At first glance, the Cord 810/812 may not seem like it is a car born of the Great Depression. But at that time, high end manufacturers were struggling to sell their extravagant machines, and many resorted to developing lower priced models to make up sales. Packard developed the Junior series, Lincoln added the Zephyr and GM introduced LaSalle to fit between Buick and Cadillac. Even Duesenberg wasn’t immune to the pressure and work was begun on a “baby” Duesenberg that could help pick up the slack in sales. Partially through its development, the baby Duesenberg idea was dropped, as it was thought it could cheapen the brand. But E.L. Cord, the man in charge of Auburn-Cord-Duesenberg, saw great potential in the design and pressed forward to produce it as an all-new Cord. The Cord L-29 had been out of production for some time, and E.L. saw this as an opportunity to revive the brand that bore his name. Development went ahead and the 810/812 was realized by 1936. In spite of its “entry level” roots, technical boundaries were pushed to the limits. Drawing inspiration from the Citroen Traction Avant, Cord designers gave the 810 a semi-monocoque chassis, and it was the first American car with both front wheel drive and independent front suspension. Motivation was courtesy of a Lycoming V8 engine and a solenoid actuated pre-selector transmission. Of course the most distinguishing feature of the 810/812 was its Gordon Buehrig-designed bodywork. The front end featured curvaceous fenders with hidden headlights – a first for a production car. Rather than a traditional radiator shell, the Cord’s radiator was hidden behind a sleek and unorthodox wraparound grille and a uniquely shaped hood, which earned it the nickname “Coffin Nose”. Fully extended doors, no running boards and a sleek, minimally adorned body gave the 810 its distinct appearance. Nearly 80 years later, the Cord 810/812 is still considered to be one of the greatest American car designs in history.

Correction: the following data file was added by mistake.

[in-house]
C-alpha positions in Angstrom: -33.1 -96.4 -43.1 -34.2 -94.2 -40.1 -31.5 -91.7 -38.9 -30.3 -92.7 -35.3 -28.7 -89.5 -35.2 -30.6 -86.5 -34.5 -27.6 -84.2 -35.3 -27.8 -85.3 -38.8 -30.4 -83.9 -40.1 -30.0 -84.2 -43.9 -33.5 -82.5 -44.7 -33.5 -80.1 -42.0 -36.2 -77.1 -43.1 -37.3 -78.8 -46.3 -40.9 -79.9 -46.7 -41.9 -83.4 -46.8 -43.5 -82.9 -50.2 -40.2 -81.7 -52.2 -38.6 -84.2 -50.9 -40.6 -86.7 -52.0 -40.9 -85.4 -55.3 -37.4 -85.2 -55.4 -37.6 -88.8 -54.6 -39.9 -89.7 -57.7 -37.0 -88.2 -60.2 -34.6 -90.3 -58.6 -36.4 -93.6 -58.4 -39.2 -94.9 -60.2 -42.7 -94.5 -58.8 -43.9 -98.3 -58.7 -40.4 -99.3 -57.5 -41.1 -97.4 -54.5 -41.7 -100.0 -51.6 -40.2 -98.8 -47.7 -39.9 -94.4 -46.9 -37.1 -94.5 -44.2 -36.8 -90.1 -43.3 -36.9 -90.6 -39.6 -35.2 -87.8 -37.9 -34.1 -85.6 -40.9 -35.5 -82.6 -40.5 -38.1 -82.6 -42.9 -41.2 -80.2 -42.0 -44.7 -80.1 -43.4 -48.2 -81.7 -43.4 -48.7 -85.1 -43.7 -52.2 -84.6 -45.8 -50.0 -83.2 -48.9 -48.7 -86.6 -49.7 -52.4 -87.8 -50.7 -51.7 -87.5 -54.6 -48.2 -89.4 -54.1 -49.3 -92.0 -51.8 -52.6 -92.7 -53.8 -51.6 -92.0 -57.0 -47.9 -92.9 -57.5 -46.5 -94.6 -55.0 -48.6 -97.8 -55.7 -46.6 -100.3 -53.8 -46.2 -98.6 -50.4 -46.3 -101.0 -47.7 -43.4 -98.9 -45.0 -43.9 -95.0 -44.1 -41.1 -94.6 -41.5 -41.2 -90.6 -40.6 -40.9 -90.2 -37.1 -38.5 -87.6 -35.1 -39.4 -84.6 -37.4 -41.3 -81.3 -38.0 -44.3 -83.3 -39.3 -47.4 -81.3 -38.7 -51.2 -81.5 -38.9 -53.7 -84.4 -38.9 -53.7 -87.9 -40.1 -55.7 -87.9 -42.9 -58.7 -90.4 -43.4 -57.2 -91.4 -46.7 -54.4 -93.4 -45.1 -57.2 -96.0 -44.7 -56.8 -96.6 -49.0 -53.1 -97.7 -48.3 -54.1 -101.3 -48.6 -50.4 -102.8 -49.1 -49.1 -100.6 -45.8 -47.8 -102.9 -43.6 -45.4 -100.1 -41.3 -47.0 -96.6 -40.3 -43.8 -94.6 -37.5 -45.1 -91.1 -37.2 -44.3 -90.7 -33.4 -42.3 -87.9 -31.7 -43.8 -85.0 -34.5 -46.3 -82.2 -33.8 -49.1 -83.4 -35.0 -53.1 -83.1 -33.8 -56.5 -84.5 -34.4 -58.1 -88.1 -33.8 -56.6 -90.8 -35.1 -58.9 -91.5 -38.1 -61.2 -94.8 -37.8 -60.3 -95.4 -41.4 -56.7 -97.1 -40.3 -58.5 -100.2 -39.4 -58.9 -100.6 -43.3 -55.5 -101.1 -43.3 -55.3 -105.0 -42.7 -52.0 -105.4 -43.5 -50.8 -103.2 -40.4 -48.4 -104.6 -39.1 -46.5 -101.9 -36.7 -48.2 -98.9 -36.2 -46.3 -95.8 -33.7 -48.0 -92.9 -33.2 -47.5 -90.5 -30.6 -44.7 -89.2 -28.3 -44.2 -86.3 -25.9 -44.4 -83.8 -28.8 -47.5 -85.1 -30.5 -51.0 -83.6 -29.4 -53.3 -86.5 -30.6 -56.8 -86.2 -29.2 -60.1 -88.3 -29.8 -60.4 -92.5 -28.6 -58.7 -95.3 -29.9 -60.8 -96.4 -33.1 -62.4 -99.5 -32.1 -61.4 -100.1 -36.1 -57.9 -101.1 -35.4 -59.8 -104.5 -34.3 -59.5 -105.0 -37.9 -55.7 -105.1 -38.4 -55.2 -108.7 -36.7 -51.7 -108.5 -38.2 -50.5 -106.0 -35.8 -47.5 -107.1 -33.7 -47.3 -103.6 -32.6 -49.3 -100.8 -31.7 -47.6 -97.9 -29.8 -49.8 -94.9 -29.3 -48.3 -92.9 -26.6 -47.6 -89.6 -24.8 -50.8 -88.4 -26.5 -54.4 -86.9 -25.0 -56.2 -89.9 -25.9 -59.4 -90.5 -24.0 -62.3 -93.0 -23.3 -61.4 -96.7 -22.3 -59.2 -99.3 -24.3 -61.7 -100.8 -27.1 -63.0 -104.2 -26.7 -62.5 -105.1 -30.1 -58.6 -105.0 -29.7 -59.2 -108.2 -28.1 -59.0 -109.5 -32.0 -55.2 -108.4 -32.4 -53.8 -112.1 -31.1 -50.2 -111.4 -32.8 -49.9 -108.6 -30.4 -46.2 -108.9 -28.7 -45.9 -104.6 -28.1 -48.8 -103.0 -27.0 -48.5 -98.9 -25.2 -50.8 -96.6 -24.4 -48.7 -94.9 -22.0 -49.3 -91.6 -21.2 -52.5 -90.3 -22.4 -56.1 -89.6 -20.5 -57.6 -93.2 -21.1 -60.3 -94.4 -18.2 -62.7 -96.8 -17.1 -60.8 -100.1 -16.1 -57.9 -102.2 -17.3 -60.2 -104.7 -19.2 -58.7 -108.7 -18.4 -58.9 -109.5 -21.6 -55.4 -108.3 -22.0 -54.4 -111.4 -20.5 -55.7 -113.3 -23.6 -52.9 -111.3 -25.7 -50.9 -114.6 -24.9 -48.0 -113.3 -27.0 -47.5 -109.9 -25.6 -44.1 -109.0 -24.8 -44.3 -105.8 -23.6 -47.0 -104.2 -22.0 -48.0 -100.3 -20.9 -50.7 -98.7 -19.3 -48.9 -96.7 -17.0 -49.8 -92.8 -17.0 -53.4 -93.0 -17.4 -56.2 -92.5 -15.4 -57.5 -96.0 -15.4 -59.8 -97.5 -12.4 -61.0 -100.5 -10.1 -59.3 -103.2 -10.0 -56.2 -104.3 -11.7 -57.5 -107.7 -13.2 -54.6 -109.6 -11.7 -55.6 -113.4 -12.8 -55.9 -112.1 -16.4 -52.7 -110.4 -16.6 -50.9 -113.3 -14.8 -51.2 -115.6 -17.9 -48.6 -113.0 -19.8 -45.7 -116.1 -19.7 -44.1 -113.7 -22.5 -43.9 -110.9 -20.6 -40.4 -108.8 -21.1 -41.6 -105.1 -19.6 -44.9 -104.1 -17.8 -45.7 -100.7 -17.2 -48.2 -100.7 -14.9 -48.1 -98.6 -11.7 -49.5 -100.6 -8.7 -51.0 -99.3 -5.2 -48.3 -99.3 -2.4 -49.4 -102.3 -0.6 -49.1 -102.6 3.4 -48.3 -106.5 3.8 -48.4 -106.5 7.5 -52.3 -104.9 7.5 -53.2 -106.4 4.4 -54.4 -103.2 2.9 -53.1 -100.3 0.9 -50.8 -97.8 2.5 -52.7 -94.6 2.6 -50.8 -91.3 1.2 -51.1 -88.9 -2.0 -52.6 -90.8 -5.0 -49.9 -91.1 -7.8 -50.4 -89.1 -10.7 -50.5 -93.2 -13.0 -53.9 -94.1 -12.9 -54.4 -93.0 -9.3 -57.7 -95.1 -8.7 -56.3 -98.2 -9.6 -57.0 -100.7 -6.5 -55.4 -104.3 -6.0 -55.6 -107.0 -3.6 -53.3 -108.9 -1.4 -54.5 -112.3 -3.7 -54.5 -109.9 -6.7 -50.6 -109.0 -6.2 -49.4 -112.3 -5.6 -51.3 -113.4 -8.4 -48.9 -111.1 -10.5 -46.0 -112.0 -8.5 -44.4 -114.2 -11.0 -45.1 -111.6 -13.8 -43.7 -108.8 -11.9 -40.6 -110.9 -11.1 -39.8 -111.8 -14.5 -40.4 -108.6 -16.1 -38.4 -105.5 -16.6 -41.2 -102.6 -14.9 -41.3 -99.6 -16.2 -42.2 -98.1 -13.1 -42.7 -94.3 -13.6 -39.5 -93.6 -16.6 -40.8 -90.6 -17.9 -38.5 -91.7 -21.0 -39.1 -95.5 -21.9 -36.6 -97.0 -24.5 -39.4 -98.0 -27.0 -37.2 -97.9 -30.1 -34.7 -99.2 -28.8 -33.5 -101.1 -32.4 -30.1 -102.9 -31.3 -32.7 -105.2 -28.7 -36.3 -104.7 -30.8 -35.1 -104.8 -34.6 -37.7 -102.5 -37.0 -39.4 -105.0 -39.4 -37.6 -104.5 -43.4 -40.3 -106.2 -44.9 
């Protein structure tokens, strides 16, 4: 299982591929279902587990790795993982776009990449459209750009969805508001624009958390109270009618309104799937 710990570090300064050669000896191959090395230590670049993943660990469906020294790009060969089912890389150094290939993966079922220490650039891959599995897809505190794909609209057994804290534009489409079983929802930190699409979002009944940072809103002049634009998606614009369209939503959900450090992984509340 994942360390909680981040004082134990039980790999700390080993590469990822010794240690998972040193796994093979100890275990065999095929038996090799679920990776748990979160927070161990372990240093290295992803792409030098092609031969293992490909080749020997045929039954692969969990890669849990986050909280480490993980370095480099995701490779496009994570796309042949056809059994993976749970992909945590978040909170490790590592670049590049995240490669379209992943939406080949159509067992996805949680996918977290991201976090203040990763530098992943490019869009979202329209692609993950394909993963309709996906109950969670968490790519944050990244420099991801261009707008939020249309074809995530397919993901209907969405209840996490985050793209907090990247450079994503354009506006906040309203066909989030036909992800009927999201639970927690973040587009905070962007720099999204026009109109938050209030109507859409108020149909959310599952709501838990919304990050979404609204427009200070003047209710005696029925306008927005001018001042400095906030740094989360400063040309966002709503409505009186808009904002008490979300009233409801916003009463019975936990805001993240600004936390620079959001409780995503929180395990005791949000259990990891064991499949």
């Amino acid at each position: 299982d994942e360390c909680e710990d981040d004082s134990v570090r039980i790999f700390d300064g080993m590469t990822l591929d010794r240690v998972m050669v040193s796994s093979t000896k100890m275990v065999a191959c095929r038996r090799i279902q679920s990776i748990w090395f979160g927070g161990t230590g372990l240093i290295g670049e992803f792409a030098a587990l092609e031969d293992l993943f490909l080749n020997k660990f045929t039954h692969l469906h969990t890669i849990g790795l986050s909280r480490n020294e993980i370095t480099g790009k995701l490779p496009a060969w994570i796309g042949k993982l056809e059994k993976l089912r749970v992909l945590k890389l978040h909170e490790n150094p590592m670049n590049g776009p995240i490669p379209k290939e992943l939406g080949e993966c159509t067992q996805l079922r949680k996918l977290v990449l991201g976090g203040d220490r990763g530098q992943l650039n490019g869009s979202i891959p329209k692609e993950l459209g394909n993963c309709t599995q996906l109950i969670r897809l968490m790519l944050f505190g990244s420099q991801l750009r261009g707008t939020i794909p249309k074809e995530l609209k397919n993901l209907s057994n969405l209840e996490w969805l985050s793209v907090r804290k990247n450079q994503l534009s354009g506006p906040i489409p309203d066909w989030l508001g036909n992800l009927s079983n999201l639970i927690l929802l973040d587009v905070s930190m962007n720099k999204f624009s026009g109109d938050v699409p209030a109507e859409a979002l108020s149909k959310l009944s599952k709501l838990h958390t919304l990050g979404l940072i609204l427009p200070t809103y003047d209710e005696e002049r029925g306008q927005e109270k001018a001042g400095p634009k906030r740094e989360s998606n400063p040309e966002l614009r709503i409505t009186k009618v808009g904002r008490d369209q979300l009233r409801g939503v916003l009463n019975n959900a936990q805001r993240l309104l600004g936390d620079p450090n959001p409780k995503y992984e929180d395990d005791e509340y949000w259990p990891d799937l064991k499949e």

As the 810 evolved into the 812 for 1937, some models gained a supercharger, while others remained naturally aspirated. The 812 is easily distinguished by its outside exhaust flex-pipes, a necessity of the supercharged cars that carried through the rest of the range. Several body styles were available, from four-door sedans to the open-air phaeton. One of the rarest and most attractive body styles is known as the Custom Beverly. As the name would imply, the Custom Beverly was built to special order and it rode on a longer wheelbase than the standard Beverly. An 8-louver hood also set it apart from the standard car.
This stunning 1937 812 Custom Beverly is an exquisite example of this rare and desirable Cord. It has been treated to an extensive “frame-up” restoration by the highly respected specialists at LeVine Restorations of Nappanee, Indiana. It is clear that a great deal of money was lavished upon this car to achieve such incredible results. Gorgeous non-metallic dark blue paint, blackwall tires and chrome wheel covers impart an elegant yet ever so slightly sinister look. The paintwork, chrome restoration and fit/finish have all been beautifully executed to concours levels. Striking indigo blue upholstery accented with subtle gray piping complements the paint color magnificently. As with the exterior, the cabin has been restored to a very high standard and presents in fresh, beautiful condition. The body-color dash proudly carries the distinctive aviation-inspired instrument panel with a comprehensive array of gauges set into a polished, engine turned alloy panel. This example is also equipped with a radio and directional signals. The engine bay is beautifully detailed, with the normally aspirated Lycoming V8 showing very little evidence of use since the restoration was completed. It is still equipped with the correct pre-selector transmission and the undercarriage is tidy and very nicely presented. Included with the sale are restoration receipts and photos and owner's manual. Combining rarity, iconic style and an undeniably imposing presence, this is an excellent opportunity to acquire a gorgeous Cord 812 Custom Beverly that will be welcome at most any event.
For more information on acquiring a classic Cord 812 or on our collector Consignment program, contact us today. Our experienced car specialists are here to help.